We believe that education is “the product of the activity of the learner,” and that people learn most effectively when they are in control of and have responsibility for their own education. That’s why RC is self-directed, not coercive. It is also why we value intrinsic motivation over external motivation. Our approach is dramatically different than that of the modern school system, which tells people what, when, how, and where they must learn.
Self-direction does not imply isolation or a lack of structure. Rather, it implies that collaboration should be voluntary and structure shouldn’t be externally imposed. Nearly all of us benefit from supportive peers, collaborators, and domain experts. And nearly all of us would find learning hard or impossible without any kind of structure. But there is no one approach that works optimally for everyone, and the methods and systems we use to learn must be ones that fit our own goals, preferences, and learning styles. RC gives you the freedom to choose those that work best for you.
RC’s philosophy is heavily influenced by unschooling, the educational movement founded by John Holt in the 1970s. Unschooling starts with the belief that people are naturally curious, and that school drains us of our curiosity. We don’t need grades or tests to motivate us to learn how to walk or talk, and as toddlers we are endlessly curious and excited to explore the world. The process of schooling — that is, compulsory education dictated by teachers and backed by fear of punishment or embarrassment — demotivates us and keeps us from developing our capacity to set our own paths. RC provides a space that supports rather than hinders curiosity and self-direction.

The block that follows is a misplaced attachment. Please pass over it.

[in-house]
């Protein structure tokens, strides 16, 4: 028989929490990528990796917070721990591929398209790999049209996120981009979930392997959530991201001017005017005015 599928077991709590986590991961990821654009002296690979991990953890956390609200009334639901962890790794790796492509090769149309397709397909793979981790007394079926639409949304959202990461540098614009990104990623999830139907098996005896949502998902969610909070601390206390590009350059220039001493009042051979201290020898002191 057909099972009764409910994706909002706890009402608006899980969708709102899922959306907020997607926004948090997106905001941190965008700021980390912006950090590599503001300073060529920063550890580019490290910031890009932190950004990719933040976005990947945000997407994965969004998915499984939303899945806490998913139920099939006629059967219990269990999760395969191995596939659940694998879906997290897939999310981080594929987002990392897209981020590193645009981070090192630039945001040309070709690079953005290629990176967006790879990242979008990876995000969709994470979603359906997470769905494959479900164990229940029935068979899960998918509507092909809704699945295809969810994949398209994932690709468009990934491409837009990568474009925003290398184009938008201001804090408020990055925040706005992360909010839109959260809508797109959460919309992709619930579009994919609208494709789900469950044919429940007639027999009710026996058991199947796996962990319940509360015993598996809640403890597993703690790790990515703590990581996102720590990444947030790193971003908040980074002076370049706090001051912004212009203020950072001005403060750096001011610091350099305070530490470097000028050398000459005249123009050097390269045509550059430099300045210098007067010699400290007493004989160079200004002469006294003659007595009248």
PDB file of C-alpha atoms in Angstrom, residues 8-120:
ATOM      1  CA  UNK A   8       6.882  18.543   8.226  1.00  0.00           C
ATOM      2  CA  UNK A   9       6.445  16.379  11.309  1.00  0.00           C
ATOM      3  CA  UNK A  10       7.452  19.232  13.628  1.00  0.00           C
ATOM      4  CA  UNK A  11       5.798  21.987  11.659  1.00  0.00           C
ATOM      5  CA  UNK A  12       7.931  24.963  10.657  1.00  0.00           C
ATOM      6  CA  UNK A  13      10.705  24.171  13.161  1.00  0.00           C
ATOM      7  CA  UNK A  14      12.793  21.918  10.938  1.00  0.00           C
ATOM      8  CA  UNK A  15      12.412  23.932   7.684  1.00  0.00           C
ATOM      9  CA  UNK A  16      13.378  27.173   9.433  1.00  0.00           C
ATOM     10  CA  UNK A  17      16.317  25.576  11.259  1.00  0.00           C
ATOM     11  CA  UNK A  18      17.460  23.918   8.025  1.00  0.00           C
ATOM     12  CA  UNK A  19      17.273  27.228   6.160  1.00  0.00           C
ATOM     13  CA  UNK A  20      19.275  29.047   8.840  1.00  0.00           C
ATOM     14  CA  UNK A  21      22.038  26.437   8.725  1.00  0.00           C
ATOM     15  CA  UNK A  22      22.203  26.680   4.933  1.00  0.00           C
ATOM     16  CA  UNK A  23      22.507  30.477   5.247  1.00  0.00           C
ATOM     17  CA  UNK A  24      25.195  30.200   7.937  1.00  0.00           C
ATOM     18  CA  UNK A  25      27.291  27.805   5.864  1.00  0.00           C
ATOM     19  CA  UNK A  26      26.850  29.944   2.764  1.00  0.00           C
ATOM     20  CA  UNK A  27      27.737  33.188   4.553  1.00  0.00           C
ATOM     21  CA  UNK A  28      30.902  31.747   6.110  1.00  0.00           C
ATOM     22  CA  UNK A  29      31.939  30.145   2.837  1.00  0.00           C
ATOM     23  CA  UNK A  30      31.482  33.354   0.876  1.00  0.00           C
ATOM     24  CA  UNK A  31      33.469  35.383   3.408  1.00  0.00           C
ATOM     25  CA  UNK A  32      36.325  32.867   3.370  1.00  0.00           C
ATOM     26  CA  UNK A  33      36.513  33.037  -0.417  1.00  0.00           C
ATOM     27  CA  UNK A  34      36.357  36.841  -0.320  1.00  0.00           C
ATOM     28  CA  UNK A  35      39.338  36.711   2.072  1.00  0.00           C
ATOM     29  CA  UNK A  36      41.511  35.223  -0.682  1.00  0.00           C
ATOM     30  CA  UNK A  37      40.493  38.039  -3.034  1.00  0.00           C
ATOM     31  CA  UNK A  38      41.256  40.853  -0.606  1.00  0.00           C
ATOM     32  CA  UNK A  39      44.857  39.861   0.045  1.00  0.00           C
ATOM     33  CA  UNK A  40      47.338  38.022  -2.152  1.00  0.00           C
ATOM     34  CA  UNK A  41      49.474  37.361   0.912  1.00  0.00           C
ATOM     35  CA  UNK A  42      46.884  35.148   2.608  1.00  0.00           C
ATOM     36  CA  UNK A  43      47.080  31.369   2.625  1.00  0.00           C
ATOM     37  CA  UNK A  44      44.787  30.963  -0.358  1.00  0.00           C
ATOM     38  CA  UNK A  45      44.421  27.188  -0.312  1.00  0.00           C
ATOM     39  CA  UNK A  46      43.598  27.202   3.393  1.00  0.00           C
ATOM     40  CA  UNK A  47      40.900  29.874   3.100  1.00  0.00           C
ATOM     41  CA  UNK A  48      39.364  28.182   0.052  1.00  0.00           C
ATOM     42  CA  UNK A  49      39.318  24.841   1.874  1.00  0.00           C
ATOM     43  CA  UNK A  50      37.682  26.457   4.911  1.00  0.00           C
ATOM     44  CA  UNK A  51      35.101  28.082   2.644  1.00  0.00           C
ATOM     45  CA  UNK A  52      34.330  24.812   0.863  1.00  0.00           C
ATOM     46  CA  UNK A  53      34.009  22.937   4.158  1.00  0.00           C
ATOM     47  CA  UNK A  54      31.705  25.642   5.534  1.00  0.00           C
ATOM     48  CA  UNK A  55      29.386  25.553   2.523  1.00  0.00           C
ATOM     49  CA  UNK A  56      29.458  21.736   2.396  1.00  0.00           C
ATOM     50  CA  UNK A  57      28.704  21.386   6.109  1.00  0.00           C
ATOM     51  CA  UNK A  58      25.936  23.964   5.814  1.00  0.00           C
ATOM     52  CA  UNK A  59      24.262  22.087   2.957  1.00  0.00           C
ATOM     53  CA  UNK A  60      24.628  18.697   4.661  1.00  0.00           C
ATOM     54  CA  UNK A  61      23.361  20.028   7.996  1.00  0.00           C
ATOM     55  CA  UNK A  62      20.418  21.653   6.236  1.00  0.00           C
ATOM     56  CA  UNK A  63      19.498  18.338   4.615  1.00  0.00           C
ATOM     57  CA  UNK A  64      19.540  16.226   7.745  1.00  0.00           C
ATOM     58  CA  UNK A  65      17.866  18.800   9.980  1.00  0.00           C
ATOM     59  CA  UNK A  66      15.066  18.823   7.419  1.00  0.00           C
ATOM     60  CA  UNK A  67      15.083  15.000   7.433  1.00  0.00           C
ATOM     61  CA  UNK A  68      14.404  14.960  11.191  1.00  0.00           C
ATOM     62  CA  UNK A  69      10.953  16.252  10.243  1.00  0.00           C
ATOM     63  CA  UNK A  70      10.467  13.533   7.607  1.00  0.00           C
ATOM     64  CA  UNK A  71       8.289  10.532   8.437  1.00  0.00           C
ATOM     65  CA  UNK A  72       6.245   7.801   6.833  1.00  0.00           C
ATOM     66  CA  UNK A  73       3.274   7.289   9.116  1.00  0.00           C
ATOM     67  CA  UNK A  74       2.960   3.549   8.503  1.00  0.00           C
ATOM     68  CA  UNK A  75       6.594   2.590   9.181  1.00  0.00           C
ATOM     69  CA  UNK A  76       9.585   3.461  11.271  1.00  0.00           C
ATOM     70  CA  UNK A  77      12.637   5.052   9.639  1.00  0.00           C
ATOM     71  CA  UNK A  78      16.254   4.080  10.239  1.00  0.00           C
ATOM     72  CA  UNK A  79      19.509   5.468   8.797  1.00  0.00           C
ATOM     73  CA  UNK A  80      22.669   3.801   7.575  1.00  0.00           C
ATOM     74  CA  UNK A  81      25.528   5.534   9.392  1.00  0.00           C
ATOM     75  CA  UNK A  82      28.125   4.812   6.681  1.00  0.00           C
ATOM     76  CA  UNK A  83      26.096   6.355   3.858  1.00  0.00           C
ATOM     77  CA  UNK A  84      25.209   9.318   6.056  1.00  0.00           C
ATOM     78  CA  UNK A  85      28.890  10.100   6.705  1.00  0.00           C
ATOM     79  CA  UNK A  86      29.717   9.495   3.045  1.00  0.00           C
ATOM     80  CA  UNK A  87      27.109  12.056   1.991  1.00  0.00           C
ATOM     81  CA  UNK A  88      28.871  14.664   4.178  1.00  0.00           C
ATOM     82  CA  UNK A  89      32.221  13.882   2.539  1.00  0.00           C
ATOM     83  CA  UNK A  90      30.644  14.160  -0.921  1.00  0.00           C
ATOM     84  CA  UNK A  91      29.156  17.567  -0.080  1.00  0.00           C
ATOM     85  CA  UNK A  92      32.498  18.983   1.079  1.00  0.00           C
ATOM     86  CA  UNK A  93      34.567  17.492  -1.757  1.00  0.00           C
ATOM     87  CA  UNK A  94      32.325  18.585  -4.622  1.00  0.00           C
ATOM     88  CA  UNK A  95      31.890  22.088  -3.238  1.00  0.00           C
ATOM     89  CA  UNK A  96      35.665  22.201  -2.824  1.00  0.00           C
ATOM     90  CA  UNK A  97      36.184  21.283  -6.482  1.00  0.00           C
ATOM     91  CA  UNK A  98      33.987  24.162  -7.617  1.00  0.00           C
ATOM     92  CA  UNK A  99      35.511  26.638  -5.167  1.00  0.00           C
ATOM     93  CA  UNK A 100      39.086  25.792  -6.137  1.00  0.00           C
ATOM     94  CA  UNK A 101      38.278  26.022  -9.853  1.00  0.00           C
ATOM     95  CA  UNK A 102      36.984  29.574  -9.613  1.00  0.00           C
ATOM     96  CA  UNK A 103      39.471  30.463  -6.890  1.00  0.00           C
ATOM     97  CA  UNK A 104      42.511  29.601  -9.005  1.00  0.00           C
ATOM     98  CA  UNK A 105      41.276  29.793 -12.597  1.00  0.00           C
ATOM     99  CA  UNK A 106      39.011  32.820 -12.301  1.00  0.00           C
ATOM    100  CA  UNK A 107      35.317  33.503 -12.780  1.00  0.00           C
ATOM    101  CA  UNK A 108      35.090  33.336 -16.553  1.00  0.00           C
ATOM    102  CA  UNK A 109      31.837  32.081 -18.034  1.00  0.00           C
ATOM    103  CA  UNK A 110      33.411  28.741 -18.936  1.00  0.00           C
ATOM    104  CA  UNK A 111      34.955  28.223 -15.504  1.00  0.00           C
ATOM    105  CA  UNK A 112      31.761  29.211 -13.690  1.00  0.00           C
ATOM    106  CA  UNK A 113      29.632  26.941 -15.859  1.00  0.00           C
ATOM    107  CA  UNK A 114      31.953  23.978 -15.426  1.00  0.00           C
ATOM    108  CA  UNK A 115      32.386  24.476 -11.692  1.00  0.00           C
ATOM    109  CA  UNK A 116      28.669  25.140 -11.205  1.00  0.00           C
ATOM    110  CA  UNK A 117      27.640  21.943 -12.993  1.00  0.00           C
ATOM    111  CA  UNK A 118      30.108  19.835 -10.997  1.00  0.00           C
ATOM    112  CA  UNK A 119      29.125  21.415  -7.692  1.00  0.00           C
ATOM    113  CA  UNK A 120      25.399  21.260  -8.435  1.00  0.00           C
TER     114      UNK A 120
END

RC doesn’t end when your batch ends. We have an active and engaged alumni community of over 1100 smart, enthusiastic, and helpful programmers all over the world. RC is open to alumni every Thursday as well as during evenings and weekends, so if you live in New York (or are in from out of town), you can continue to work in our space and attend events long after your batch ends. You can also stay involved from anywhere in the world on our vibrant online forums.
No matter how long it’s been since your batch, if you’re looking for a new job RC provides a full suite of career services including job placement, negotiating advice, job search planning, and interview prep.
We host regular social events for alumni in New York, and alumni all over the world host their own programming sessions, potlucks, hikes, game nights, and other get-togethers. Every summer we host Never Graduate Week, our yearly alumni reunion, where you can spend a week working at the edge of your programming abilities, meeting alumni from other batches, and reliving your glory days at RC.
If one week a year isn’t enough, you can even apply to do another batch of RC. We love welcoming alumni back and getting to see how they’ve grown and changed since their last batch.
Most importantly, the friendships you make at RC will last far into the future.